By the end of this section, you will be able to:
- 1 Define supply chain management (SCM).
- 2 Explain the role of marketing in supply chain management.
- 3 Describe the various functions of supply chain management.
Supply Chain Management (SCM) Defined
A supply chain is the entire process of distribution from acquiring the raw materials needed to make products to delivering final goods to consumers. Companies with high-performing supply chains recognize that it starts with a customer-centered mindset. All activities must be managed with the end goal of creating and delivering value to the target consumer.
Supply chain management (SCM) is the process of managing all the members and activities from the procurement and transformation of raw materials into finished goods through their distribution to targeted consumers.
The Role of Marketing in Supply Chain Management
Marketing plays an integral role in the management of the supply chain. Marketing entails creating and delivering products that meet the needs of customers all while building relationships through customer engagement. Companies ensure that they deliver on their value proposition to consumers through the features and benefits of the product itself. Ensuring fulfillment of a company’s value proposition starts with working with the right suppliers who provide the materials and ingredients to help companies fulfill their promise.
For example, Dave’s Killer Bread (DKB) has positioned itself as the maker of “the best bread you’ve ever tasted, power-packed with organic whole grain nutrition.” The promise to consumers starts with selecting suppliers who are certified organic and who can consistently deliver high-quality ingredients. DKB’s promise to consumers starts as far back as the grains selected by DKB’s suppliers.
Functions of Supply Chain Management
Supply chain management has five major functions. These include purchasing, operations, logistics, resource management, and information workflow (see Figure 17.13). Good supply chains perform these functions in a way that meets the wants and needs of final consumers efficiently.
Purchasing is the process of buying materials needed to manufacture products. These materials are purchased from suppliers, who must be able to deliver them in accordance with the manufacturer’s timeline. Therefore, the manufacturer’s companies and suppliers must communicate and coordinate to ensure timely delivery of materials.
For example, Ben & Jerry’s ice cream flavor Mint Chocolate Chance has cream, skim milk, sugar, egg yolks, white flour, cocoa powder, soybean oil, and vanilla extract, among other ingredients. Ben and Jerry’s must forecast the number of ingredients it needs to purchase so that these amounts match the demand for this particular flavor. The company, in turn, assesses things like total number of orders and inventory turnover for its Mint Chocolate Chance product to help forecast the quantity of ingredients it will need from suppliers.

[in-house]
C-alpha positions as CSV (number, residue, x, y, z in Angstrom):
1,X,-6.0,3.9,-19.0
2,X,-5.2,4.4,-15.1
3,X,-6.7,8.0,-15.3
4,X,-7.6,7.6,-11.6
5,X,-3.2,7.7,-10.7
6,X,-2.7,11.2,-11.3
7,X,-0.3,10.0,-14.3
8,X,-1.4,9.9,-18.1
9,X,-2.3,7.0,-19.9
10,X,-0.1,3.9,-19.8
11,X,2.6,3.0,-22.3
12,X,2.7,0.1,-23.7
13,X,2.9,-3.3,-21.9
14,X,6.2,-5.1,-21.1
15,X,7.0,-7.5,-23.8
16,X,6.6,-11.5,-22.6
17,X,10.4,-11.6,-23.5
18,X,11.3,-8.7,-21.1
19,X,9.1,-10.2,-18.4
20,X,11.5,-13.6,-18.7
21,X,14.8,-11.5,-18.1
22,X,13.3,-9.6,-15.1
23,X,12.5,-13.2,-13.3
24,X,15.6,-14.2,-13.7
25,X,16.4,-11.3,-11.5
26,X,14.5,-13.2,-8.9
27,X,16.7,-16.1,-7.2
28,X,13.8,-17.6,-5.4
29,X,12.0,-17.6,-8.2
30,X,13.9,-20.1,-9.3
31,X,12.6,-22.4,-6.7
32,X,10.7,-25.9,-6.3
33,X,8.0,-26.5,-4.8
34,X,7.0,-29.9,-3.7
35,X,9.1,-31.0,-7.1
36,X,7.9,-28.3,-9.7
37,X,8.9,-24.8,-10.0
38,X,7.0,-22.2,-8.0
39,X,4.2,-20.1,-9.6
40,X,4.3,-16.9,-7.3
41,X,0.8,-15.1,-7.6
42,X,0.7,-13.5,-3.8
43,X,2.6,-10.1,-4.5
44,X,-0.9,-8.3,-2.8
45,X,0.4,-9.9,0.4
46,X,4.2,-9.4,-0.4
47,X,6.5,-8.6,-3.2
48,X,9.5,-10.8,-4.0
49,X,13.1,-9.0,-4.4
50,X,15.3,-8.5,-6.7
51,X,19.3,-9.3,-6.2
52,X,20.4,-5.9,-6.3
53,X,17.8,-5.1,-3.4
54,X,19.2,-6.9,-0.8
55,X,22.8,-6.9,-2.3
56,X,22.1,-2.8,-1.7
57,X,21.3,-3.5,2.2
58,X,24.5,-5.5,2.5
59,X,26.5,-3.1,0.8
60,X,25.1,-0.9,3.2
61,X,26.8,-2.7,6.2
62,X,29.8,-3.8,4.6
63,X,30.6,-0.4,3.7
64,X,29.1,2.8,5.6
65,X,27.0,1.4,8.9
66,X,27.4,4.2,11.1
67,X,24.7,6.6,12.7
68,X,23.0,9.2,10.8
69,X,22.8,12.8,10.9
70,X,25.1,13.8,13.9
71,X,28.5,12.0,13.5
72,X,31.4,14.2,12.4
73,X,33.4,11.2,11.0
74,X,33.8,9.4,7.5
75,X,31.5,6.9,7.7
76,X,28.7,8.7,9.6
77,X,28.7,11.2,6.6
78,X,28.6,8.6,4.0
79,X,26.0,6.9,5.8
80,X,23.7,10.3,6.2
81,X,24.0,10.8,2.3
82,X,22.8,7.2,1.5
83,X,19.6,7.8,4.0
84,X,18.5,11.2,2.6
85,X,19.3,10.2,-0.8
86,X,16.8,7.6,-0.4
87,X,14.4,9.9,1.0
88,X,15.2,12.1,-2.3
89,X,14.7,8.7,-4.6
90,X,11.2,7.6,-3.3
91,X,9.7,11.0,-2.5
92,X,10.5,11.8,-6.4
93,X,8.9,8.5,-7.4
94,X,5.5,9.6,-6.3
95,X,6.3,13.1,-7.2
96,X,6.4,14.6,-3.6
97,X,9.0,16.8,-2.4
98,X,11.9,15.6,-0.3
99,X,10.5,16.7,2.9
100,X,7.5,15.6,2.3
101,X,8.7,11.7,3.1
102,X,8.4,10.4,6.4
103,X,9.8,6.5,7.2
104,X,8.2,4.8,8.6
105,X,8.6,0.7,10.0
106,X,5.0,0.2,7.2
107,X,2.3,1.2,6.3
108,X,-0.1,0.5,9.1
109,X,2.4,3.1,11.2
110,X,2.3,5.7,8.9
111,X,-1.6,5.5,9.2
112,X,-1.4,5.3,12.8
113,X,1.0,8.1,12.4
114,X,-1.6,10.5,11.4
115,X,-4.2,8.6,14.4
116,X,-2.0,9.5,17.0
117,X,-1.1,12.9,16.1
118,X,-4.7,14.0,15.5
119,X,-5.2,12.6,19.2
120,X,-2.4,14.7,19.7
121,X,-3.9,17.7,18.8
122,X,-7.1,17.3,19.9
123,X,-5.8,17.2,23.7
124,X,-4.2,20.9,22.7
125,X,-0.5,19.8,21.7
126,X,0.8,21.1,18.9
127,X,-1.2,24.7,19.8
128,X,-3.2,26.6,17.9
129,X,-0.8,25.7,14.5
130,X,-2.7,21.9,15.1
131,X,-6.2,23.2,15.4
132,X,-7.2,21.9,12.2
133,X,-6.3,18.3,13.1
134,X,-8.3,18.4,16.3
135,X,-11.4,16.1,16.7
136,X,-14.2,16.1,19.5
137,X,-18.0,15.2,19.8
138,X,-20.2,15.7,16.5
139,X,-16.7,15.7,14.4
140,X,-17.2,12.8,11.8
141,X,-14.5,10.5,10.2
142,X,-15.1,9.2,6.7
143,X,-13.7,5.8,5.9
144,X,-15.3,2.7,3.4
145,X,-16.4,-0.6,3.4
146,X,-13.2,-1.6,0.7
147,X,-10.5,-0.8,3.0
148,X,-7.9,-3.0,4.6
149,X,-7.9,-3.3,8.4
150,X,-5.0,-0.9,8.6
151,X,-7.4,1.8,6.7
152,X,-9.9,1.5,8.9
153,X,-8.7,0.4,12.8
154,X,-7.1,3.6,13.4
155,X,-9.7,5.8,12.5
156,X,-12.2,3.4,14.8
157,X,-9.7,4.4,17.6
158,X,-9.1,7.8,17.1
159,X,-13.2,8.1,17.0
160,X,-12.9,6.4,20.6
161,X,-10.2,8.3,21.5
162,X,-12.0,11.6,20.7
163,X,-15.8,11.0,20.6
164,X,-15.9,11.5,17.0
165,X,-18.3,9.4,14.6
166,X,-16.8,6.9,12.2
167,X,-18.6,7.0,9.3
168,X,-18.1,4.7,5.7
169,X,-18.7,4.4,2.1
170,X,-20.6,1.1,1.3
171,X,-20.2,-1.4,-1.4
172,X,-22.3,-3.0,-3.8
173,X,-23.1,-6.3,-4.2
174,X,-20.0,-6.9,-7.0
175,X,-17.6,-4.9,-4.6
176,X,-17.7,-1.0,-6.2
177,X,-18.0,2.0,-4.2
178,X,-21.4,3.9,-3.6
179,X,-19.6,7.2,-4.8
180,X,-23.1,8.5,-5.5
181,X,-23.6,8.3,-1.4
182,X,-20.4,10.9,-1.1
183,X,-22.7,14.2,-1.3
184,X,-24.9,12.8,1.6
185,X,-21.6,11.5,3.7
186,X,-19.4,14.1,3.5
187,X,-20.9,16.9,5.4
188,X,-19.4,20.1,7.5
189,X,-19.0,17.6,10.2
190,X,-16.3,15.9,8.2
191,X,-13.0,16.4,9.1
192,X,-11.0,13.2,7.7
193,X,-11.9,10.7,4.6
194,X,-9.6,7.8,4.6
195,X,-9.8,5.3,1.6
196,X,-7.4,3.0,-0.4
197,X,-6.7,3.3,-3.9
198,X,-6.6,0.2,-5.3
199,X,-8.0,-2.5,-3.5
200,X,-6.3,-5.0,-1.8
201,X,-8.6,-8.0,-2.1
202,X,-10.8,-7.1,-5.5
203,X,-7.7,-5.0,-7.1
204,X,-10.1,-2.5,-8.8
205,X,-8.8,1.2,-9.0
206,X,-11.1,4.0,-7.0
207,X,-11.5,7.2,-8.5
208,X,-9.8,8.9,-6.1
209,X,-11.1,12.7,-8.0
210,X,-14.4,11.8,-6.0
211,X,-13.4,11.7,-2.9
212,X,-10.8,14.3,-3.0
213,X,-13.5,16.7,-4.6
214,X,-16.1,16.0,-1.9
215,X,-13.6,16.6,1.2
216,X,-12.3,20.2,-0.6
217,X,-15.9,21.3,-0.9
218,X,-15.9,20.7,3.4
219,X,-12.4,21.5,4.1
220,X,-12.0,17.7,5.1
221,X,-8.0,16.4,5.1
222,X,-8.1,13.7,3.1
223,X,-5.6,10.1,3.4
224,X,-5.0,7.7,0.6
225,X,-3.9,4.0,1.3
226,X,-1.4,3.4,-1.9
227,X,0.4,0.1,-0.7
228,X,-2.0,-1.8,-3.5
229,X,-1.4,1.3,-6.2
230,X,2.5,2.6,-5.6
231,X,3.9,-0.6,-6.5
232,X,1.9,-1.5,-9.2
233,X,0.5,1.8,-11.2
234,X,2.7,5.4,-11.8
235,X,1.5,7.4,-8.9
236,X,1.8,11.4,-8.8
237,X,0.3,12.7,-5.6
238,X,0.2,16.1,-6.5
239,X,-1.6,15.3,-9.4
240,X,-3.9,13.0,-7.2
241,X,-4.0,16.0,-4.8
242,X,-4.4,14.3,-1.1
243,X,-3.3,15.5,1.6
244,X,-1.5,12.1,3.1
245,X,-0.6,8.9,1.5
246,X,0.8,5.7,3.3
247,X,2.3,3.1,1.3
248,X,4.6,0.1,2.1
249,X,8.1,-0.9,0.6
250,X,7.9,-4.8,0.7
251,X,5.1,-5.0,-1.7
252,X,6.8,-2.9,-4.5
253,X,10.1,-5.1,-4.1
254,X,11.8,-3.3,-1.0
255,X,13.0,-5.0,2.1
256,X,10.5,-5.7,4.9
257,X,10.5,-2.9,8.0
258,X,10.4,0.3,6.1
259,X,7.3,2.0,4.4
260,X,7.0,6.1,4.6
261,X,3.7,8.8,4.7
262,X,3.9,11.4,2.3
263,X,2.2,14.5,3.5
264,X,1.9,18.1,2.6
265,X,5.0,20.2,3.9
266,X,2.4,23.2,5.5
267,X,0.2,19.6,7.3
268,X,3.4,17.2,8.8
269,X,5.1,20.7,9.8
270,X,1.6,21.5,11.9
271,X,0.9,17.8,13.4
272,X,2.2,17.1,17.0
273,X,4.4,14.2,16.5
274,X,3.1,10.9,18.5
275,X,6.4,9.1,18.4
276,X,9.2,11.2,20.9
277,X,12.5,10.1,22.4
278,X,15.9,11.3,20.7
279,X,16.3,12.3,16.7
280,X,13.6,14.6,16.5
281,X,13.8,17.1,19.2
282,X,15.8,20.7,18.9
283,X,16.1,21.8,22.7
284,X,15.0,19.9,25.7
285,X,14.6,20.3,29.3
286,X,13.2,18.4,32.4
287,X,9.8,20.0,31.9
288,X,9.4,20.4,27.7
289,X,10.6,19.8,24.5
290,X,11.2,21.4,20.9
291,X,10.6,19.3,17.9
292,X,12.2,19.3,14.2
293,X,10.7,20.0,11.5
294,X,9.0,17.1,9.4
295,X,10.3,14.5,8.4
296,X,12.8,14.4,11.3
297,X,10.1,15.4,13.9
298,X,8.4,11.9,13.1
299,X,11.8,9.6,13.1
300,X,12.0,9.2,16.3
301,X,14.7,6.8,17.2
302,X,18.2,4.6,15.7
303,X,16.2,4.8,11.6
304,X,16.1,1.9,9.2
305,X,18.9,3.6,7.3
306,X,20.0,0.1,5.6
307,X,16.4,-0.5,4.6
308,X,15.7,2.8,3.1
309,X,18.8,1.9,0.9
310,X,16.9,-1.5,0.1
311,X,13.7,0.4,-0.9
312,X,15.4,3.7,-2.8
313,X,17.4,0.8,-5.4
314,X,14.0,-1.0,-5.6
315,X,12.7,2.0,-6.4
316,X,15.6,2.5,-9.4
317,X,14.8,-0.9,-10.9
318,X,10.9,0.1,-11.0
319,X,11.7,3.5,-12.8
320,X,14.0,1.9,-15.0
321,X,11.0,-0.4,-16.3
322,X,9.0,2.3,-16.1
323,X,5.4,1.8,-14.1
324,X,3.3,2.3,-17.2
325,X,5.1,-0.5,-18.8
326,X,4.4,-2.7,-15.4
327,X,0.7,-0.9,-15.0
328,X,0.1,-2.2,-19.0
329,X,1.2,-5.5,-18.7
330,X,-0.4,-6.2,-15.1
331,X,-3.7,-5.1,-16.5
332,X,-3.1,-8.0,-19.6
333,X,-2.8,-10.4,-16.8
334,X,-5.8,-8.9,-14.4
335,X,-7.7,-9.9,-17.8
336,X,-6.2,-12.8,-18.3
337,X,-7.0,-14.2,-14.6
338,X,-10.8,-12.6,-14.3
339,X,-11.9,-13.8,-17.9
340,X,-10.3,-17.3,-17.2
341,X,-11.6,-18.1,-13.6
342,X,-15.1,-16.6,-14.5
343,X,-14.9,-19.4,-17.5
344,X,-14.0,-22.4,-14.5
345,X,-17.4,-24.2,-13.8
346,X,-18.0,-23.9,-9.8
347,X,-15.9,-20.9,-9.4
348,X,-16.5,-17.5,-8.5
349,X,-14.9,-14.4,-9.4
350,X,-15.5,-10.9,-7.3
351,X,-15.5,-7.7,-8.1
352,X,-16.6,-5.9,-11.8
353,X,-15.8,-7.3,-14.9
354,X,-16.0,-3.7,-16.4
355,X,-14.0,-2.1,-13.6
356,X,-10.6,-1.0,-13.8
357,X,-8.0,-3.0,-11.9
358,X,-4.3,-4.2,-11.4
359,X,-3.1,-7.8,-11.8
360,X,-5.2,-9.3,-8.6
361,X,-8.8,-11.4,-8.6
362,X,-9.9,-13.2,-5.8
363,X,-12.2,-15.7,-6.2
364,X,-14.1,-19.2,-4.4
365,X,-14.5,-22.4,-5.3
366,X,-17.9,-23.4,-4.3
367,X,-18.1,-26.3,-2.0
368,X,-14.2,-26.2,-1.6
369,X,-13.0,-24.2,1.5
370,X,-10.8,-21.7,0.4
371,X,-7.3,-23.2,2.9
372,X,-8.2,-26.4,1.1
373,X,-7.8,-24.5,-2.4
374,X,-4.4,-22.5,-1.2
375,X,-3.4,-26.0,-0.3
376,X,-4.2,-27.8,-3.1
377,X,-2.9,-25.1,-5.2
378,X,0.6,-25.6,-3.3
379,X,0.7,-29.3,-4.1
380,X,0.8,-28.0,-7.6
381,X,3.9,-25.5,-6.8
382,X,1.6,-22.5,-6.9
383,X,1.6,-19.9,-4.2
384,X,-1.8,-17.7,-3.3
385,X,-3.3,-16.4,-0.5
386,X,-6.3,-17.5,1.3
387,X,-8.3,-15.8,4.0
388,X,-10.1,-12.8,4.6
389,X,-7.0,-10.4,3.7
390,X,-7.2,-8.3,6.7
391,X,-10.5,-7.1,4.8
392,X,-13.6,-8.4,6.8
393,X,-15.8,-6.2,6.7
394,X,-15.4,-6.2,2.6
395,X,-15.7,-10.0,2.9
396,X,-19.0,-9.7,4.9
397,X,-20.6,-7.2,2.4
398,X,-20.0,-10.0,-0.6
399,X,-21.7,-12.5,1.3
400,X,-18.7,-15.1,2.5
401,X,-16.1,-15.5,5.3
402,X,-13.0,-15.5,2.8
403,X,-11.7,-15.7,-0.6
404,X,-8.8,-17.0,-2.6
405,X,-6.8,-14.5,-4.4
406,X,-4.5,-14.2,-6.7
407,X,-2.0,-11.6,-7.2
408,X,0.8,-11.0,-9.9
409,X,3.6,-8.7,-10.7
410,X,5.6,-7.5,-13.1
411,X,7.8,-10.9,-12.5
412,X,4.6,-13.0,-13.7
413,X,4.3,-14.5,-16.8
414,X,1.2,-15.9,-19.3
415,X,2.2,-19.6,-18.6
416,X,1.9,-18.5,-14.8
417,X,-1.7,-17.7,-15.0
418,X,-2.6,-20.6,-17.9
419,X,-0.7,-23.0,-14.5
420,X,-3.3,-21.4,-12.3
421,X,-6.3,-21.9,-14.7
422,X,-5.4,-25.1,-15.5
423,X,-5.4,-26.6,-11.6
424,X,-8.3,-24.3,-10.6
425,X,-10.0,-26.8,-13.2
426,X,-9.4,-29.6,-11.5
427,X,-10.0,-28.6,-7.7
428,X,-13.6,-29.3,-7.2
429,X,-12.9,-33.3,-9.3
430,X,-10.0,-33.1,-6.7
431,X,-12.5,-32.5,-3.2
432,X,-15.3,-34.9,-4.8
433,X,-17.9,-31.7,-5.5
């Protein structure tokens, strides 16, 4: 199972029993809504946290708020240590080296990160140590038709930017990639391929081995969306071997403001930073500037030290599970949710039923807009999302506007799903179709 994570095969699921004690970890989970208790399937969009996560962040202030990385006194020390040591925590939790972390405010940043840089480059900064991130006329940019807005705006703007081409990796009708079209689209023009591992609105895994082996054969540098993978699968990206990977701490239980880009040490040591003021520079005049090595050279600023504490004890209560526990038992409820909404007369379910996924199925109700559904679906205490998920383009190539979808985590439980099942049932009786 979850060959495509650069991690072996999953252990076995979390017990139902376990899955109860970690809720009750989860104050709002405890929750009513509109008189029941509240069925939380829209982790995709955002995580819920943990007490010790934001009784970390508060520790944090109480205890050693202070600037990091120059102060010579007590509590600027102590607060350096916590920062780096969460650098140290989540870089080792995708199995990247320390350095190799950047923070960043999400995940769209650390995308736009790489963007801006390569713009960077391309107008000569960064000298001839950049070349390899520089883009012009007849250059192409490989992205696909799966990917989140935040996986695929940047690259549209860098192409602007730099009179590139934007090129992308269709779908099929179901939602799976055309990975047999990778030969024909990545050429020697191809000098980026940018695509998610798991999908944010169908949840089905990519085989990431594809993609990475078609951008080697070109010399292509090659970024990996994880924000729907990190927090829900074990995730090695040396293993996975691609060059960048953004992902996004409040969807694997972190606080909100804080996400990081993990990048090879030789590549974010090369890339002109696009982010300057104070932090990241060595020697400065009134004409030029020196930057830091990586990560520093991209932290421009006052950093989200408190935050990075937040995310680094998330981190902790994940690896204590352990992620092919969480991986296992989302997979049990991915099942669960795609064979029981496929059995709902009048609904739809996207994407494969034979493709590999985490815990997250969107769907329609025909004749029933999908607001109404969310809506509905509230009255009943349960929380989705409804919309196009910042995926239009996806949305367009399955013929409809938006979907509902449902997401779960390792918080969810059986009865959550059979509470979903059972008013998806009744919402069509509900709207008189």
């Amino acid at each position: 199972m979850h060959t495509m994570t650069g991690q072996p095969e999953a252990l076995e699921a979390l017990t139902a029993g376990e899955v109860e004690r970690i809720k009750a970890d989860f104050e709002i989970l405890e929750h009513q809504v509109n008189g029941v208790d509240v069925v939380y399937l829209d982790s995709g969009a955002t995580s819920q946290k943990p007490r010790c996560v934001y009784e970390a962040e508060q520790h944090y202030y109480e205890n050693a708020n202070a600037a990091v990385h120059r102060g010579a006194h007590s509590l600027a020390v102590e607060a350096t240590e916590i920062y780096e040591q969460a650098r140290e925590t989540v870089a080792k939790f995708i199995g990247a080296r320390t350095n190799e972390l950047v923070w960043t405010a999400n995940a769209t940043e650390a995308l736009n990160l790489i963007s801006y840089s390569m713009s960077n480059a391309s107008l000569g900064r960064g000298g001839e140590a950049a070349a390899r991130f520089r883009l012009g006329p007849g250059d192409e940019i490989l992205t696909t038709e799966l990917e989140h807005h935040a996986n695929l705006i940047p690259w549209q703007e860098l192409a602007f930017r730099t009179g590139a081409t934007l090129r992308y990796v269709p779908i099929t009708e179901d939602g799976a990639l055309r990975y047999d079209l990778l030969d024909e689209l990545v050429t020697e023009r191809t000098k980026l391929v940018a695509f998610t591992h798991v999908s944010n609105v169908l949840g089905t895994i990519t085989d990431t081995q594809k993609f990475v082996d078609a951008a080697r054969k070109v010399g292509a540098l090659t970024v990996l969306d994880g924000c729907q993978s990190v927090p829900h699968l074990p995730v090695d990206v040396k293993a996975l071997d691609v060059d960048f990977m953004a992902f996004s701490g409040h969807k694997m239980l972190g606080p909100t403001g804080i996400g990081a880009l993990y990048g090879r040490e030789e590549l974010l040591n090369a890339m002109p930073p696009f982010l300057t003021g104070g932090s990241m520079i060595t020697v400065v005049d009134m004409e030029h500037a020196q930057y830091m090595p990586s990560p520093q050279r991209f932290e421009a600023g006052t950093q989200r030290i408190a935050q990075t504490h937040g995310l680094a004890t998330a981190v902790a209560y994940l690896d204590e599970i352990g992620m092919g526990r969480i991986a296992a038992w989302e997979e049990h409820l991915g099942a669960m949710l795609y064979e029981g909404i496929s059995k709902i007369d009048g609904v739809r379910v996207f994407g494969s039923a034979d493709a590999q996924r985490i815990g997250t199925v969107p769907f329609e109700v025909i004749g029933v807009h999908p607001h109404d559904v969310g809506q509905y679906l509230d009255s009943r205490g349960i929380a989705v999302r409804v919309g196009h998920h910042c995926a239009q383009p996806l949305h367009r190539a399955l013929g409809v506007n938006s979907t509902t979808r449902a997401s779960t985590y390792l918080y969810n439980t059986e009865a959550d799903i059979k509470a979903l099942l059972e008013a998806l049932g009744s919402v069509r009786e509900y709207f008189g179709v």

Operations is everything a company does on a day-to-day basis to run a company. Before a company purchases the needed materials and begins production, it must forecast demand for its products. Forecasting involves anticipating or projecting how many units of a product will be sold during a given period. Accurate forecasting must align with inventory management and production schedules to ensure that the company is operationally positioned to manufacture the right amount of product to meet the needs of consumers.
Logistics is a function that involves the coordination of all supply chain activities, such as warehousing, inventory management, and transportation. Companies along the supply chain must communicate effectively to ensure that products reach consumers in a timely and efficient way in the precise form that the consumer expects. For example, when consumers eat McDonald’s French fries, they expect the fries to taste a certain way. Suppliers and intermediaries along the channel work together to ensure that those expectations are met. Good logistical management helps ensure this.
Resource management is the planning, organizing, and controlling of resources. Resources include the labor, the raw materials, and the technology that are required to move products from their raw material phase to finished goods available for consumption. Effective supply chain management requires the right allocation of these resources to the right supply chain activities to optimize the entire system.
Information workflow is a supply chain management function that relates to what and how information moves between members of the supply chain. If information doesn’t flow effectively or communication is poor, the entire process can suffer as a result of disruptions, delays, and mistakes. Employing a systematic approach to sharing information across the supply chain ensures that the right companies have the right data to make the right decisions at the right time.
It’s time to check your knowledge on the concepts presented in this section. Refer to the Answer Key at the end of the book for feedback.